Kat -   We heard earlier that fantastic new research from Doug Fearon and his colleagues and it’s really looking at the role of cancer, almost being like being a rogue organ.  So you've not just got the cancer cells, but you've got all the supporting cells that have been hijacked into this tumour.

Robert -   That encapsulates the finding precisely so.  Still, we would like to be able in the future to mobilise the powers of the immune system in order to eliminate tumours, and that’s not a place where we’re at yet, even though people have been trying for two decades to direct the powers of the immune system to eliminate tumours that have arisen in the body of the cancer patient.

Secondary tumor deposits in the liver from a primary cancer of the pancreasKat -   You're now revisiting your work.  You're writing a new paper, “Hallmarks of Cancer 2:  The Revenge” or something.  Have you thought of a name?

Robert -   I think it’s just going to be, “Hallmarks Revisited.”  Nothing more dramatic and we’re not going to make a follow up movie either.

Kat -   And where do you think we’re going to be going in the next 10 years?  Will we be curing many more cancers and how is this research leading to that?

Robert -   Well there’s two areas of this research:  One, what causes the cancer and two, can you use the findings on the causes of cancer, in order to develop new types of therapies.  And in fact, over the last 30 to 40 years, we’ve learned an enormous amount about why cancer cells grow uncontrollably.  If you would’ve asked me about that question three or four decades ago, I would’ve shrugged my shoulders and told you I have no idea.  But now, we understand that in enormous detail, but unfortunately, only a small number of those insights have been converted into truly useful therapeutics.  Over the next decade, we’re going to see an explosion of developments in new types of drugs that are created which can act either on their own or more often, in concert with other drugs, to really wipe out tumours, or at least hold them at a small or slow state of growth that will be tolerable for the cancer patient.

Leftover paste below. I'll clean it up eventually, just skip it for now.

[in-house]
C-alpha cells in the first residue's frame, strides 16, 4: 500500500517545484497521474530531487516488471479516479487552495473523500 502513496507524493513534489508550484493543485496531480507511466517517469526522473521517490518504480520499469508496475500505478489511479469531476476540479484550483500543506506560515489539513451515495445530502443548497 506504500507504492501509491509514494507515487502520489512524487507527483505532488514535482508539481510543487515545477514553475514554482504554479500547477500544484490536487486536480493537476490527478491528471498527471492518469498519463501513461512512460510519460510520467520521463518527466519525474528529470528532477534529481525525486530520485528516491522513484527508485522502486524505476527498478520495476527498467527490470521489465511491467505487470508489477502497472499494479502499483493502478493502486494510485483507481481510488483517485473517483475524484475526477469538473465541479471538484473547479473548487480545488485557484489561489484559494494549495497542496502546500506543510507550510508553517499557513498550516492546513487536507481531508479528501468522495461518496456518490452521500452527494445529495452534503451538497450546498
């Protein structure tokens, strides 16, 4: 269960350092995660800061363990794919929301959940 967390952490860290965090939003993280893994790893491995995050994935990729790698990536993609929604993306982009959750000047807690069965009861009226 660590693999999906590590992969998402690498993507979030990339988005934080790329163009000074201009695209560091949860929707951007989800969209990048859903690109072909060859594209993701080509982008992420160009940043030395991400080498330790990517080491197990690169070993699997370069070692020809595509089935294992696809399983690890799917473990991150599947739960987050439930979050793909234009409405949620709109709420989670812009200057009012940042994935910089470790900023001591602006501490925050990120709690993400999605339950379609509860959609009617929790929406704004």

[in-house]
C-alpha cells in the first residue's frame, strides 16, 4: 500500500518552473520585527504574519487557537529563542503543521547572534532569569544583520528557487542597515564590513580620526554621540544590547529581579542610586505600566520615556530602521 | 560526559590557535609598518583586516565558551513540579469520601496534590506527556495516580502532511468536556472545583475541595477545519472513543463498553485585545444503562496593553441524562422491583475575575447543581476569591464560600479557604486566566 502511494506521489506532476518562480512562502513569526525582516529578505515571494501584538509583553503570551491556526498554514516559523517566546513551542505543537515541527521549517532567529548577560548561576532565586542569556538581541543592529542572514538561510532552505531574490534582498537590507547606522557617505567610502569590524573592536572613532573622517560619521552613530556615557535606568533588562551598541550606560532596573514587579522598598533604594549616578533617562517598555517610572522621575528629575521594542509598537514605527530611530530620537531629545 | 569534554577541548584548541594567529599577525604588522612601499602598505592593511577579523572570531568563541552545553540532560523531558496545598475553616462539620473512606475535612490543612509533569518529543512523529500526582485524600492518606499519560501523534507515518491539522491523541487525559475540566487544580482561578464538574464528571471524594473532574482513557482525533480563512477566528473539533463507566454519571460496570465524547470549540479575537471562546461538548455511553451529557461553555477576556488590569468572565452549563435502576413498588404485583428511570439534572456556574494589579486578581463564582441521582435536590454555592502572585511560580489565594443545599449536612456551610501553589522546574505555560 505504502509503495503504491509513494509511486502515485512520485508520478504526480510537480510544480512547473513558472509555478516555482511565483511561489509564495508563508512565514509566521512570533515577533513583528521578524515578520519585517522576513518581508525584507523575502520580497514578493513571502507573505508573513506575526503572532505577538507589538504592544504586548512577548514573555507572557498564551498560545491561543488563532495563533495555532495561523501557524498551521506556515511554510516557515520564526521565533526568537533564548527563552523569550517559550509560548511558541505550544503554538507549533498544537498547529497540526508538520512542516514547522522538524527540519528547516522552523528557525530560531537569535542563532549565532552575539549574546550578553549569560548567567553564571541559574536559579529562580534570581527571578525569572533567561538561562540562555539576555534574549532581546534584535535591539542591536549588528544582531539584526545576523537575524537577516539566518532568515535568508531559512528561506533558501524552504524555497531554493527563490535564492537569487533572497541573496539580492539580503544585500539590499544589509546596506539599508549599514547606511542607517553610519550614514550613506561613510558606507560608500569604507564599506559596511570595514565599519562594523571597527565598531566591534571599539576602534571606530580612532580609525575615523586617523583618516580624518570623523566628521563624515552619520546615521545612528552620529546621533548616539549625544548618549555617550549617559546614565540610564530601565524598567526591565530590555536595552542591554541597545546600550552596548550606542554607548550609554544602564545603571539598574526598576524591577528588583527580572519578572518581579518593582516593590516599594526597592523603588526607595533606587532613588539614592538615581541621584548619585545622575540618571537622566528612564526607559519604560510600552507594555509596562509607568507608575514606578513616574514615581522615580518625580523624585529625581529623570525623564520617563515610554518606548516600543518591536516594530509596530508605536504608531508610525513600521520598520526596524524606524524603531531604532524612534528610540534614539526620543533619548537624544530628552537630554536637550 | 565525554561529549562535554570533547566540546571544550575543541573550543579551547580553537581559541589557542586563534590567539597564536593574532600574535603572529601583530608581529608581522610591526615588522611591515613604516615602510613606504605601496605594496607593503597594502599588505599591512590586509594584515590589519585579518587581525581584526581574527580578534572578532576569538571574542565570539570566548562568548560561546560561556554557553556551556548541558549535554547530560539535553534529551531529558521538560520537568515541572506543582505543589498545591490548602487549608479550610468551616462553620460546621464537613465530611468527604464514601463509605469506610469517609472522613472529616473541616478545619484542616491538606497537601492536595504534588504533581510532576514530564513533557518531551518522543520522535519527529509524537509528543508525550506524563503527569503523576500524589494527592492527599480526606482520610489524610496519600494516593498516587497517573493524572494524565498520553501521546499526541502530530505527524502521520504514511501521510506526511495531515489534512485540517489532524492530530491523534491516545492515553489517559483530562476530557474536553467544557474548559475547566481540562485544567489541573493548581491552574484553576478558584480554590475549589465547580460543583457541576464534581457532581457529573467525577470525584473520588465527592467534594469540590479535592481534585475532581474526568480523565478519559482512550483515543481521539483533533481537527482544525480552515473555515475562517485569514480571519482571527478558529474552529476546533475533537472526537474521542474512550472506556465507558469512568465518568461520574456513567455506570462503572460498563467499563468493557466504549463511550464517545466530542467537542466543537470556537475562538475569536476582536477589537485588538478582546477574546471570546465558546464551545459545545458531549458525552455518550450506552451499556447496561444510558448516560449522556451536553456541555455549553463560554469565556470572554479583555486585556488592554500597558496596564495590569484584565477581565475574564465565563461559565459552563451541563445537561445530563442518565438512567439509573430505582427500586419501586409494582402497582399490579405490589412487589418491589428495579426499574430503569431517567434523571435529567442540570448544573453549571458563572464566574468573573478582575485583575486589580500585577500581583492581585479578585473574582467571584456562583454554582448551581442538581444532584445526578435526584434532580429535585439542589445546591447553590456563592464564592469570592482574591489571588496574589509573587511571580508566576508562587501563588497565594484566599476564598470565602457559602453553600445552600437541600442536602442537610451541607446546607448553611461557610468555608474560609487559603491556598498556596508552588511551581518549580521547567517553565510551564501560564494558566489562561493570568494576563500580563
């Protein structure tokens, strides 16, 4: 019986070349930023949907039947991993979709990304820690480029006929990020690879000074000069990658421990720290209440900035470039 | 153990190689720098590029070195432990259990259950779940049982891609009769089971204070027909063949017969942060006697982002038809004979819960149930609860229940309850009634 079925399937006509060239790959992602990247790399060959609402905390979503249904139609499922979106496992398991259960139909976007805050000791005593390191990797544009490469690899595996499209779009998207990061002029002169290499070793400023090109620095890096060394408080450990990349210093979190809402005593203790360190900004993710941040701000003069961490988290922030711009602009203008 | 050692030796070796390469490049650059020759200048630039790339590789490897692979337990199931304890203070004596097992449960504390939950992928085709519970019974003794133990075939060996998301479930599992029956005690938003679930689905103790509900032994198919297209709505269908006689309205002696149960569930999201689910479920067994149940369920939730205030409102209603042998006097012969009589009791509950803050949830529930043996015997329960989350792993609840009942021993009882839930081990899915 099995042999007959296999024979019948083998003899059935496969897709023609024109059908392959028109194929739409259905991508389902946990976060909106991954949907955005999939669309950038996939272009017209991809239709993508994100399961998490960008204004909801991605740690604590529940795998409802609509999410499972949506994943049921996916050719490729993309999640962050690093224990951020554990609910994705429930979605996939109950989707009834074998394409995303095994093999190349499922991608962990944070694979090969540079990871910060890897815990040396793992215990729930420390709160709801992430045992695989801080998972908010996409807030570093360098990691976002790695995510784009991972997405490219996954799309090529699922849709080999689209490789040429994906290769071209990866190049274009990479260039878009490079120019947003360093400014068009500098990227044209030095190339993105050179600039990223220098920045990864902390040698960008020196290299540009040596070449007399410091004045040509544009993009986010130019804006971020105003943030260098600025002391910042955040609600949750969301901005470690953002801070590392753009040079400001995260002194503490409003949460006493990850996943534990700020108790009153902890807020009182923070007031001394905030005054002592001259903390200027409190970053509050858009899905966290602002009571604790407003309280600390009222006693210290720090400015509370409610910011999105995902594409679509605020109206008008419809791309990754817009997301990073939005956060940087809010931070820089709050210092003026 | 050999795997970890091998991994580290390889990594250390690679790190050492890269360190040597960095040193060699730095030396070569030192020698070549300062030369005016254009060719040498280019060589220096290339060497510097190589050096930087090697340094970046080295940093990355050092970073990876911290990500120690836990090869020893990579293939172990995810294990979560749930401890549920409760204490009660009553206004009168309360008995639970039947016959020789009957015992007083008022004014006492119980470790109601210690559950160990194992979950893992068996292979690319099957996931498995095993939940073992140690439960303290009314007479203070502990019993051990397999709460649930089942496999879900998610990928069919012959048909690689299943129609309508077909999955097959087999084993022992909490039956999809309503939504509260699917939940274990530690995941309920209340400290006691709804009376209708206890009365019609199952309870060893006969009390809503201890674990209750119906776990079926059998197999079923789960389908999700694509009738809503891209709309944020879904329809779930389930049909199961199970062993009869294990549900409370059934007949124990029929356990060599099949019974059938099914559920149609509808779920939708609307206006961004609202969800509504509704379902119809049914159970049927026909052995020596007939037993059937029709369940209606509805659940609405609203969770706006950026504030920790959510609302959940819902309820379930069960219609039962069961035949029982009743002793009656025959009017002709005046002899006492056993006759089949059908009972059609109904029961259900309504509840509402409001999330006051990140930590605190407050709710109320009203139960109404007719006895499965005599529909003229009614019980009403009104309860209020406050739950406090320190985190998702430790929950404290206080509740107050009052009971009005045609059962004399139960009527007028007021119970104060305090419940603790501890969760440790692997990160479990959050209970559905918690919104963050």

This woman is being treated with docetaxel for breast cancer. Kat -   So this is the idea of much more targeted therapy that’s aimed at the molecular faults in a tumour, rather than just, “Oh, it’s that kind of cancer.”

Robert -   Precisely so.  Many of the chemotherapeutics we use today were invented three and four decades ago, and are simply toxins that happen to kill cancer cells slightly more easily or readily than they kill normal tissue, but of course, they create a lot of side damage, side effects.  In the future now, we will increasingly be able to tailor-make drugs that specifically hit the cancer cells and thus the tumour, without creating damage, without wreaking havoc in adjacent normal tissue.

Kat -   And we’ve made a lot of progress in treating cancer over the past few decades if you look at the change in survival statistics, maybe even just over the past 20 or 30 years...

Robert -   Yes, indeed.

Kat -   ...many more people do survive cancer and live for much longer, but obviously, we have a lot further to go.  Where would you like to see the state of cancer treatment and survival in 10 years?

Robert -   Well, I would like to see solid tumours being treated more effectively.  Right now, advanced solid tumours from the colon and the pancreas, and the lungs are really formidable enemies, and we don't really know how to stop them.  It would be nice – I think it’s even realistic to assume that 10 years from now, some of those tumours will be stopped in their tracks, caused to shrink.  They may not be caused to totally disappear, but they will be kept at a small size that will render the patient fully normal in terms of his or her lifestyle, and will create a chronic – albeit, tolerable disease.  That’s a reasonable prospect 10 years from now, without promising any major miracles.

Kat -   Now that’s something absolutely fantastic to look forward to.  That's Robert Weinberg from MIT.